Our ‘amber jubilee’ has been in the garden for about a year now.  It’s doing great – growing with beautiful color.  Happy & healthy.  I was exited at finding this plant last year and adding to our collection of ninebarks.  We have 6 varieties now.

Usually our ninebarks are at high risk of becoming deer food but things have changed around here.  We have added an 85 lb deer repellant named Bailey to our family.  He has a very menacing bark and has chased a deer out of the yard several times so far.  If he sees a deer from the window – he jumps up on the glass and barks loudly. It’s great – he chases them away from in the house.  Go Bailey!

Bailey – the 9 month old deer repellant
physocarpus amber jubilee (about 30″ tall)

This elegant little (for now) shrub gets bright light all day and only partial sun.  It could probably take more sun than it gets but this is where we wanted it in the landscape.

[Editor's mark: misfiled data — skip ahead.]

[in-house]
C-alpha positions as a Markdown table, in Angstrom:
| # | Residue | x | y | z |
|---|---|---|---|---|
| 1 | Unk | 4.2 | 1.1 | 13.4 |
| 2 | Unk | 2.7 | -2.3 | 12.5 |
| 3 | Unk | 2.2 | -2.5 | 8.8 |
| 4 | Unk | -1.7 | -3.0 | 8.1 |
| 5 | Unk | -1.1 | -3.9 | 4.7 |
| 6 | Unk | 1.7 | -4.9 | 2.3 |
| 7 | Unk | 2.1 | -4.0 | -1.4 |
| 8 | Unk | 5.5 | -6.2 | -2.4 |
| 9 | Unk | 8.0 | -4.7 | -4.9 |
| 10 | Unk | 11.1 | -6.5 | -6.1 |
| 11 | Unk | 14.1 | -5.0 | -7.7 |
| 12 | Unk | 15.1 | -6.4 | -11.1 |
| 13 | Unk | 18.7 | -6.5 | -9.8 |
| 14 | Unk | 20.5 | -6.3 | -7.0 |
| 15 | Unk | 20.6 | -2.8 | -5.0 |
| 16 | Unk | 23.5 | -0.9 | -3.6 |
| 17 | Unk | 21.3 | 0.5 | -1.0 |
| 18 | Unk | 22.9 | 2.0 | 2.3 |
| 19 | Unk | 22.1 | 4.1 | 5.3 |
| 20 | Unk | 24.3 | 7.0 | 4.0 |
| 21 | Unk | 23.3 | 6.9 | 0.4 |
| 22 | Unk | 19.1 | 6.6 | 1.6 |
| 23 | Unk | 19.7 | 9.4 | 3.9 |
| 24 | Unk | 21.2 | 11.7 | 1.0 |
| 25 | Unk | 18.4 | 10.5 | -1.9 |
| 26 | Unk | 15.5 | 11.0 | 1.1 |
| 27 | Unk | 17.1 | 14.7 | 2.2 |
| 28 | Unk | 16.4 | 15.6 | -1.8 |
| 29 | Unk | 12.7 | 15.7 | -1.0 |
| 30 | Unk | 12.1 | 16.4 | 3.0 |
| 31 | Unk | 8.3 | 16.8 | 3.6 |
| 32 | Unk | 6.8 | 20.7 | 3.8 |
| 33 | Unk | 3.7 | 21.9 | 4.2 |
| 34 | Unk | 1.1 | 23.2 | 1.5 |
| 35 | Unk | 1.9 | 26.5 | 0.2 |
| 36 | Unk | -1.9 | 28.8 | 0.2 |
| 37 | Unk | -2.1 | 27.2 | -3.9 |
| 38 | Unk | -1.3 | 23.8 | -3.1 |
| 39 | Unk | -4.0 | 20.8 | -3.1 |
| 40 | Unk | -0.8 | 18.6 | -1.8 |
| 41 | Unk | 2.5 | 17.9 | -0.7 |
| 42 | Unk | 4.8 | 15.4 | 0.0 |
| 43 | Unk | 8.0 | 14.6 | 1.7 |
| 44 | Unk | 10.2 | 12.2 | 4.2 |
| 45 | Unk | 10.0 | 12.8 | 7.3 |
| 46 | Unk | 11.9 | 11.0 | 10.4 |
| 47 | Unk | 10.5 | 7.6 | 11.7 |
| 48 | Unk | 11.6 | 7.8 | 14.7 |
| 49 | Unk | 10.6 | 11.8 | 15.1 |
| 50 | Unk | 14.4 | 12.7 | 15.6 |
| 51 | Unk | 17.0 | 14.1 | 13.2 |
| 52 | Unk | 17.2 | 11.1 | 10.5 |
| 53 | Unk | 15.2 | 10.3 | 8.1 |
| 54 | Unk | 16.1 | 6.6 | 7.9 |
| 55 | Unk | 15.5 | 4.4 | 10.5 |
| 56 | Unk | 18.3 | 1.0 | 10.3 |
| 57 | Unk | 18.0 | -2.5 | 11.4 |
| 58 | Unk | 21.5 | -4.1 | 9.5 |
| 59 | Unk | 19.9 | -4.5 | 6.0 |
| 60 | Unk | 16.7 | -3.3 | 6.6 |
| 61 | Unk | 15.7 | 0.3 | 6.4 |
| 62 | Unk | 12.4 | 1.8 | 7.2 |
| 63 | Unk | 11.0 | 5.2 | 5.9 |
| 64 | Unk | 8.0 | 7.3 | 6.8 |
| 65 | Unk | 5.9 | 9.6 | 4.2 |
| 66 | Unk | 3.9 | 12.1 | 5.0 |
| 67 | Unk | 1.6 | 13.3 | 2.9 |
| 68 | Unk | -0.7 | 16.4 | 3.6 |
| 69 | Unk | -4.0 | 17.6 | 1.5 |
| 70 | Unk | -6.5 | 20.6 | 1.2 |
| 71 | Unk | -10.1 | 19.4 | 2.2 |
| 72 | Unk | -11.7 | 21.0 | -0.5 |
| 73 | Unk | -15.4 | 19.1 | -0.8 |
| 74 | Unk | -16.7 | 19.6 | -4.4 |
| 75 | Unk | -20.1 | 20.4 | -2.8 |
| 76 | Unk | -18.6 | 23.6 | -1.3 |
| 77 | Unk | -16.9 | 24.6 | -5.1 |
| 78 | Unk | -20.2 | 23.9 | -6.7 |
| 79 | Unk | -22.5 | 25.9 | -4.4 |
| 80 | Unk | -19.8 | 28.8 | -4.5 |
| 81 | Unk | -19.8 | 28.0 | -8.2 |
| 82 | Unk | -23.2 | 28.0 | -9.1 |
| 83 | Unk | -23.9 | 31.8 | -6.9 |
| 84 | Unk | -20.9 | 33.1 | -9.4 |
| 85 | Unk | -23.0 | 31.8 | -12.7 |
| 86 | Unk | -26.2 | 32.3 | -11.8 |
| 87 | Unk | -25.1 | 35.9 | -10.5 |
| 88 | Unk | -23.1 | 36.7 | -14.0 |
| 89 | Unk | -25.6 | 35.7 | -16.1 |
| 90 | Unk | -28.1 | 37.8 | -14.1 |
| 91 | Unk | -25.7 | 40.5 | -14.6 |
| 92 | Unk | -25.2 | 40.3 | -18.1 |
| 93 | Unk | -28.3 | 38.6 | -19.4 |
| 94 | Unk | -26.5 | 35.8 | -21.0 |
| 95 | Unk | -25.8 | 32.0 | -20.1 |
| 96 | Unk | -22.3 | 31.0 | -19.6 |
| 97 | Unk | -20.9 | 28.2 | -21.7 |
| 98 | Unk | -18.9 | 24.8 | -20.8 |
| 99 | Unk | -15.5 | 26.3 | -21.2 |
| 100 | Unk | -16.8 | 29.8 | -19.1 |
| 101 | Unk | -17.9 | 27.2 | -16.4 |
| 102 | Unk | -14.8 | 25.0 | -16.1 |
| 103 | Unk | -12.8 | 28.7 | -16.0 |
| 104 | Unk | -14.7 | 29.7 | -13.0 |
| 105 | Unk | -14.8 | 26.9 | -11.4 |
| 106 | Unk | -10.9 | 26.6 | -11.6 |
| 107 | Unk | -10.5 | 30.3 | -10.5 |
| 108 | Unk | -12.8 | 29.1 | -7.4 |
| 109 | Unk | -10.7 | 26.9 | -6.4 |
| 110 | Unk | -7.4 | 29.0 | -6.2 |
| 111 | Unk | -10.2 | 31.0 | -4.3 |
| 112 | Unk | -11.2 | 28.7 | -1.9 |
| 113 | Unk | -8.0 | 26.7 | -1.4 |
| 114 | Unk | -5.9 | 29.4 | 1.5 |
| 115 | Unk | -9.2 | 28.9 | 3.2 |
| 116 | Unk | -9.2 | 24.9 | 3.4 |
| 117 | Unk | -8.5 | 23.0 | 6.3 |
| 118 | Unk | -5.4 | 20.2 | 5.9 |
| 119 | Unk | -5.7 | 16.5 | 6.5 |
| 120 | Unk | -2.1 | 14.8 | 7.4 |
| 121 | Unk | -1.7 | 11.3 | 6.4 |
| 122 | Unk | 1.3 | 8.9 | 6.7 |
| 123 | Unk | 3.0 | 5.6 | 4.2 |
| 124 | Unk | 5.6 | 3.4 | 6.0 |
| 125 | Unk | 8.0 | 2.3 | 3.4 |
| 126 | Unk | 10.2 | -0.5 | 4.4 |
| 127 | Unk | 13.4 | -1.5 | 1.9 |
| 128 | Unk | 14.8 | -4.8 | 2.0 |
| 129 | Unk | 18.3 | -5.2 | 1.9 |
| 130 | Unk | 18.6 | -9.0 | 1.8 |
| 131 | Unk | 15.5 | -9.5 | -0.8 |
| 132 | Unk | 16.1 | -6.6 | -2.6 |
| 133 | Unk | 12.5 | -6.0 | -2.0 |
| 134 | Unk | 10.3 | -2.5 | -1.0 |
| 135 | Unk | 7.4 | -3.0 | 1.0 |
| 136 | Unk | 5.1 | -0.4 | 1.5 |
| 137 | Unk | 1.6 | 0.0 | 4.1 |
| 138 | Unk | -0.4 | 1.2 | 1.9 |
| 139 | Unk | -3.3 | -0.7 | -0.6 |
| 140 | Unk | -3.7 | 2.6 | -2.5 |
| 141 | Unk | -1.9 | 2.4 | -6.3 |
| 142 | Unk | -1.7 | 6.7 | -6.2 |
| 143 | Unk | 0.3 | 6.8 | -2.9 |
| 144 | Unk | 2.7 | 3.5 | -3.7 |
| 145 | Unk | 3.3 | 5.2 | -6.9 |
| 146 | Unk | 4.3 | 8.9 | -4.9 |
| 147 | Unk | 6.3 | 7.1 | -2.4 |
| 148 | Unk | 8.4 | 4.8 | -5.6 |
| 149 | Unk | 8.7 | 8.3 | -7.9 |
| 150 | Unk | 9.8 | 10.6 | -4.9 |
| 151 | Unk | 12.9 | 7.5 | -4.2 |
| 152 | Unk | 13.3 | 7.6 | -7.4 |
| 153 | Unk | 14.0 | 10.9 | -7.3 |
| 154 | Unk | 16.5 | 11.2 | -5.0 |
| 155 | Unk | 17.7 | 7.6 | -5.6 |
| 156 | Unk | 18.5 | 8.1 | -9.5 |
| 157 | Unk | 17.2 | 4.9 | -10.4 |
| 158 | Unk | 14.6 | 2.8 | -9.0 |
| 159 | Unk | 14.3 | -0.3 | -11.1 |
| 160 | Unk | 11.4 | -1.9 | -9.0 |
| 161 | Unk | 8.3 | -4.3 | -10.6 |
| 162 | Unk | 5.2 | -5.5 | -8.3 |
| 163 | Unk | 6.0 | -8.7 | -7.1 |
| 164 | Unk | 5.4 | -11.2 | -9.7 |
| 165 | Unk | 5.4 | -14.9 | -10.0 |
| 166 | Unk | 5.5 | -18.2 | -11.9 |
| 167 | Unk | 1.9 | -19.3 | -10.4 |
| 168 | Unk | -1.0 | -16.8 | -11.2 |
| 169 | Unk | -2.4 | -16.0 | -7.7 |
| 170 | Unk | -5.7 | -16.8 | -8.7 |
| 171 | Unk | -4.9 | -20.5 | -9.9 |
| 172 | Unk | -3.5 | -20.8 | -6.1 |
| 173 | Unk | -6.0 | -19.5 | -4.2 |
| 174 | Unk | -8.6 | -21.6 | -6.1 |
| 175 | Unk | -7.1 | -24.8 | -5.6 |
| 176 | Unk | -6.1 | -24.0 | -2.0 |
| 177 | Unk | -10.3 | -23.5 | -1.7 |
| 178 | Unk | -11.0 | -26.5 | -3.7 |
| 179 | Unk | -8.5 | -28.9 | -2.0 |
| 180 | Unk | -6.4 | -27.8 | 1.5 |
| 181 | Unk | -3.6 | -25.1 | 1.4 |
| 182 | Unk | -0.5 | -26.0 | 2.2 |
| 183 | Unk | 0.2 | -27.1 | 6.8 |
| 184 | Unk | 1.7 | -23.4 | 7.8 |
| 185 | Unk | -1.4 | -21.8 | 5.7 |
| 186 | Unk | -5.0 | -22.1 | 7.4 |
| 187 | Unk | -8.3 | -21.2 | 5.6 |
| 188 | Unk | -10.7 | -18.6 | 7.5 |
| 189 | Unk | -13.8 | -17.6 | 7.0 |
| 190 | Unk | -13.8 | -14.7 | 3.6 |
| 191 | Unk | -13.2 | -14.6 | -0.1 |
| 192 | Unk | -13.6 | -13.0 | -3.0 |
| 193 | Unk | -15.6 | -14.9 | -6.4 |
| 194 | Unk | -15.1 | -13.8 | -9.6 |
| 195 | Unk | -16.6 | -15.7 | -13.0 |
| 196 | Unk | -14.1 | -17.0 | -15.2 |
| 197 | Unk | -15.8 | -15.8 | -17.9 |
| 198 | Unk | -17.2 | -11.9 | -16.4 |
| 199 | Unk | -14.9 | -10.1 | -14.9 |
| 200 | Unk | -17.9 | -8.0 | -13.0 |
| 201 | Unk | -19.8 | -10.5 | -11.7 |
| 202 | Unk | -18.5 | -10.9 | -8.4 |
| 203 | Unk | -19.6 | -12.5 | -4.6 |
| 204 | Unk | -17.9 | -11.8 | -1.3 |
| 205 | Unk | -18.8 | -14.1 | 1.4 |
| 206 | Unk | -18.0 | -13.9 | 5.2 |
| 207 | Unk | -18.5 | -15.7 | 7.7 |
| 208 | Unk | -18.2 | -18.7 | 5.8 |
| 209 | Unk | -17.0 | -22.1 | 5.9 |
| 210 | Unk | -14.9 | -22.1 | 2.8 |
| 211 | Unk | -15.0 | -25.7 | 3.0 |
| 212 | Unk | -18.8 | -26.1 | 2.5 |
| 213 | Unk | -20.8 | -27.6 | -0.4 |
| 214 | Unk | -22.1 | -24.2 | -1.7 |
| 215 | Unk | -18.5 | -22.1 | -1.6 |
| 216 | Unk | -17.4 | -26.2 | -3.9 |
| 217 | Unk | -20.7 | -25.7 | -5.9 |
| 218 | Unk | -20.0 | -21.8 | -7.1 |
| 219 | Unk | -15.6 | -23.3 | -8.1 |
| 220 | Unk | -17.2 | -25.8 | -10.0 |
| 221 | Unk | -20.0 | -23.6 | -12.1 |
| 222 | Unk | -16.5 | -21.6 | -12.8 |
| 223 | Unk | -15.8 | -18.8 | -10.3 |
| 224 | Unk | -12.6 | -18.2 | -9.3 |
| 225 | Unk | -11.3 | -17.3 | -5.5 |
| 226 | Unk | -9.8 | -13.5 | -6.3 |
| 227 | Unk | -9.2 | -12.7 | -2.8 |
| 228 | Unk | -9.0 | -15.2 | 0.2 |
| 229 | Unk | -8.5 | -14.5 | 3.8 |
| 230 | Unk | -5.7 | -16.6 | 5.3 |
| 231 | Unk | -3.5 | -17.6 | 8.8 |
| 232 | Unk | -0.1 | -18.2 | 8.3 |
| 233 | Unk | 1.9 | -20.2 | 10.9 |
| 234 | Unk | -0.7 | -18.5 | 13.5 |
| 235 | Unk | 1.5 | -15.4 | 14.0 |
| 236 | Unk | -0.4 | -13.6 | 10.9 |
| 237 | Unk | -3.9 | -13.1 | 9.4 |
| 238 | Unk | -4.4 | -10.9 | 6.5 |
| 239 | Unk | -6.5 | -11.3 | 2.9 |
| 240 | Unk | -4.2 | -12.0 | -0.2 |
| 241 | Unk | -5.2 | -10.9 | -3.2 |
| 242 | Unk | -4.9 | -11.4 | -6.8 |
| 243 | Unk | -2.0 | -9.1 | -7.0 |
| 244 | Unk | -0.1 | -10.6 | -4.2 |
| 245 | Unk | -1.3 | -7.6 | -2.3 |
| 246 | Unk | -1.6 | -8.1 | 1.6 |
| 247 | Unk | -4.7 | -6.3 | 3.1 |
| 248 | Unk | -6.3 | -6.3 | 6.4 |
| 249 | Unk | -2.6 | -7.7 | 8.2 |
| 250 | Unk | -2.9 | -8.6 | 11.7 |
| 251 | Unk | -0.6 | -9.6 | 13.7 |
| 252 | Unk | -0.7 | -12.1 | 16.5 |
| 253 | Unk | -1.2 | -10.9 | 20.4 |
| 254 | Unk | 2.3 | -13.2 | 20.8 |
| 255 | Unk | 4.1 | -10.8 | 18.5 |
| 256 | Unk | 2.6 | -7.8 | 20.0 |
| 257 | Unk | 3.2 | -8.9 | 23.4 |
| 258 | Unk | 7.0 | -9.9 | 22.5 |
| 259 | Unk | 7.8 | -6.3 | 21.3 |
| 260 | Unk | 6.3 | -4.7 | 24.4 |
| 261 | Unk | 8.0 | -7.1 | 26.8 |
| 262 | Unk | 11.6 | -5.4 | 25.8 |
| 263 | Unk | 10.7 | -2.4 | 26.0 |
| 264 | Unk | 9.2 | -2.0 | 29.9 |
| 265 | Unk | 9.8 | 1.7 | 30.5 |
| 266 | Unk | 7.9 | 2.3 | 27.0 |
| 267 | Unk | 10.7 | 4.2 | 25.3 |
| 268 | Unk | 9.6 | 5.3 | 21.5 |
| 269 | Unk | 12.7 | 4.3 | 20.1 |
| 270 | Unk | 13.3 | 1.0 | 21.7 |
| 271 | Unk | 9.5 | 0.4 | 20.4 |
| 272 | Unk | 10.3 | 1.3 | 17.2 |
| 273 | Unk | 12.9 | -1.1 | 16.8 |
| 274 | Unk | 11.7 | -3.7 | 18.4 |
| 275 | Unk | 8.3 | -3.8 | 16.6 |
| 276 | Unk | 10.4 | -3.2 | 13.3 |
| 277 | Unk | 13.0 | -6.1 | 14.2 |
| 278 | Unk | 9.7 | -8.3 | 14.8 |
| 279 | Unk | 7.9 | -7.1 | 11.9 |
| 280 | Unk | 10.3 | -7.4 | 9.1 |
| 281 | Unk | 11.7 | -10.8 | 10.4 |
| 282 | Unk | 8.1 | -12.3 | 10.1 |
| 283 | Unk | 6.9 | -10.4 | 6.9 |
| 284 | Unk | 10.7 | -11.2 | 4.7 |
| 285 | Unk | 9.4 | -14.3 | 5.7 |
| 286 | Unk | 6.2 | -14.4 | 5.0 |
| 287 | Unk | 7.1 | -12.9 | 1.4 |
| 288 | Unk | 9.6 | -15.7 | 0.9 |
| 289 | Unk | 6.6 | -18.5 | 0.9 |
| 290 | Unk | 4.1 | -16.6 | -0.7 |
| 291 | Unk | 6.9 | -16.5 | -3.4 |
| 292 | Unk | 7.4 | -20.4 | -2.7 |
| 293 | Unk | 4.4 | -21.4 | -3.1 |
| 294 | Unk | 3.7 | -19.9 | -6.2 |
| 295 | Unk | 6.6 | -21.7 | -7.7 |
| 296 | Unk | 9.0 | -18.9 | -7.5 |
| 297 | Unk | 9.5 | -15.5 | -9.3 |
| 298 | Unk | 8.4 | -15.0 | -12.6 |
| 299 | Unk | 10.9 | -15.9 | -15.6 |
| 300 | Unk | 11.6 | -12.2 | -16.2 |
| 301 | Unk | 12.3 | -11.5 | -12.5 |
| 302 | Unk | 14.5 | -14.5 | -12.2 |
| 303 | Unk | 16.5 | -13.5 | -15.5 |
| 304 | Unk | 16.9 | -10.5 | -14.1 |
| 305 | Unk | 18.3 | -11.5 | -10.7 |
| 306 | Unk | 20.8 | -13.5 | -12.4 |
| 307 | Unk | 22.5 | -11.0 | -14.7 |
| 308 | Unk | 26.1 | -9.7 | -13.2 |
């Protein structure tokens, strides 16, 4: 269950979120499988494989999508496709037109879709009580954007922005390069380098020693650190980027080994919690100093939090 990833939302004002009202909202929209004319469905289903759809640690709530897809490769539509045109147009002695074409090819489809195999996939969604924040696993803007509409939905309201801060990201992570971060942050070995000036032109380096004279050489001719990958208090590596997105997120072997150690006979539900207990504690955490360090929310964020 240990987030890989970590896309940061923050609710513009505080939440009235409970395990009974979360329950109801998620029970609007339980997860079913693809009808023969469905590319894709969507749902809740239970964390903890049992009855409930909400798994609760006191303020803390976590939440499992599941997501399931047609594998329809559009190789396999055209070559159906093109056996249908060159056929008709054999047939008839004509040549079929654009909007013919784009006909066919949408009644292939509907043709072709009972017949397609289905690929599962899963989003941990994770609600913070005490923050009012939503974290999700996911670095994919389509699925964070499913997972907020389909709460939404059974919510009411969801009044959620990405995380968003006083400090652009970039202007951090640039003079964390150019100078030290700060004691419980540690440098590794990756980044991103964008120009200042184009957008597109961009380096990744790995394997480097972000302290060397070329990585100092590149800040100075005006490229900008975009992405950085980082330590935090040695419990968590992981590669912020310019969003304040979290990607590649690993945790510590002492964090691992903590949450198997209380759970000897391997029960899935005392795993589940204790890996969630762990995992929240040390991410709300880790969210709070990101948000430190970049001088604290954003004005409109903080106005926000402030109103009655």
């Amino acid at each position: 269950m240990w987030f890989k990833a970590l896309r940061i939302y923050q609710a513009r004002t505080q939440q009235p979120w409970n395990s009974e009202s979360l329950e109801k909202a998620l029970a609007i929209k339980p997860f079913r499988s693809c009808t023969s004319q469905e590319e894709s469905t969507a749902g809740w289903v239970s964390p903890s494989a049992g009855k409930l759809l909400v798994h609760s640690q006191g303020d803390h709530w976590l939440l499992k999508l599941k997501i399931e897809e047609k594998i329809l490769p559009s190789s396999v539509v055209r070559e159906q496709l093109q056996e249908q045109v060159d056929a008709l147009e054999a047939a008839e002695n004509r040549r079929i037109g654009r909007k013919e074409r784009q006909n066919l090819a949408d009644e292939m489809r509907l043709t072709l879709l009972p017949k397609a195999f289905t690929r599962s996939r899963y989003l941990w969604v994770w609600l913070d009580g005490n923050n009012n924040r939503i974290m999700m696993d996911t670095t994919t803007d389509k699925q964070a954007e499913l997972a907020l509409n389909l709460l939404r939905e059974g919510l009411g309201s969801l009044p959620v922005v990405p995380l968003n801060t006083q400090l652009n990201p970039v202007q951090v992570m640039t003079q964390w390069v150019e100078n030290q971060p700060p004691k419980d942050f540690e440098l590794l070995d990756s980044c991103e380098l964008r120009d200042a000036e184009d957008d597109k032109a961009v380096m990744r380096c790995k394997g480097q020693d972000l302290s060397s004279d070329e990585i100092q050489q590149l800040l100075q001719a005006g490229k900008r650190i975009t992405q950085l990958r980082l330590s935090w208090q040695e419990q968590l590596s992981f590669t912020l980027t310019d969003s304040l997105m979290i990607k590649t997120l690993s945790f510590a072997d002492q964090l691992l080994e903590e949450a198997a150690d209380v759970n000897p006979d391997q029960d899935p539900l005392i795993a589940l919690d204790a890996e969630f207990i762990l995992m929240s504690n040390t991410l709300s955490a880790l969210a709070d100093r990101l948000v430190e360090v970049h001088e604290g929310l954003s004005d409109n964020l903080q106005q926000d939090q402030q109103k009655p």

I have written other posts about ninebarks.

‘Amber Jubilee’ –  http://wp.me/p2kNeQ-mN

– aB    This one discusses more about some other ninebarks focusing on Coppertina


Eskimo Sunset Maple Offers Dramatic Pink Foliage


Eskimo Sunset Sycamore Maple

Acer pseudoplatanus ‘Esk Sunset’

Eskimo Sunset is one the showiest of maples in our yard.
The variations of oranges and pinks in the leaves make this a striking addition to any garden.  Ours is planted on the west side right outside our  master bathroom.  We see it out the window first thing in the morning.  What a beautiful sight to start the day.
view from the bathroom window
view from the bathroom window
This tree is sure to attract attention.  In spring the leaves emerge orange-pink, maturing to assorted shades of greens.  The leaves are marbled, looking as though they have been splashed with creams, tans and pinks. There is a very wide variation among the individual leaves.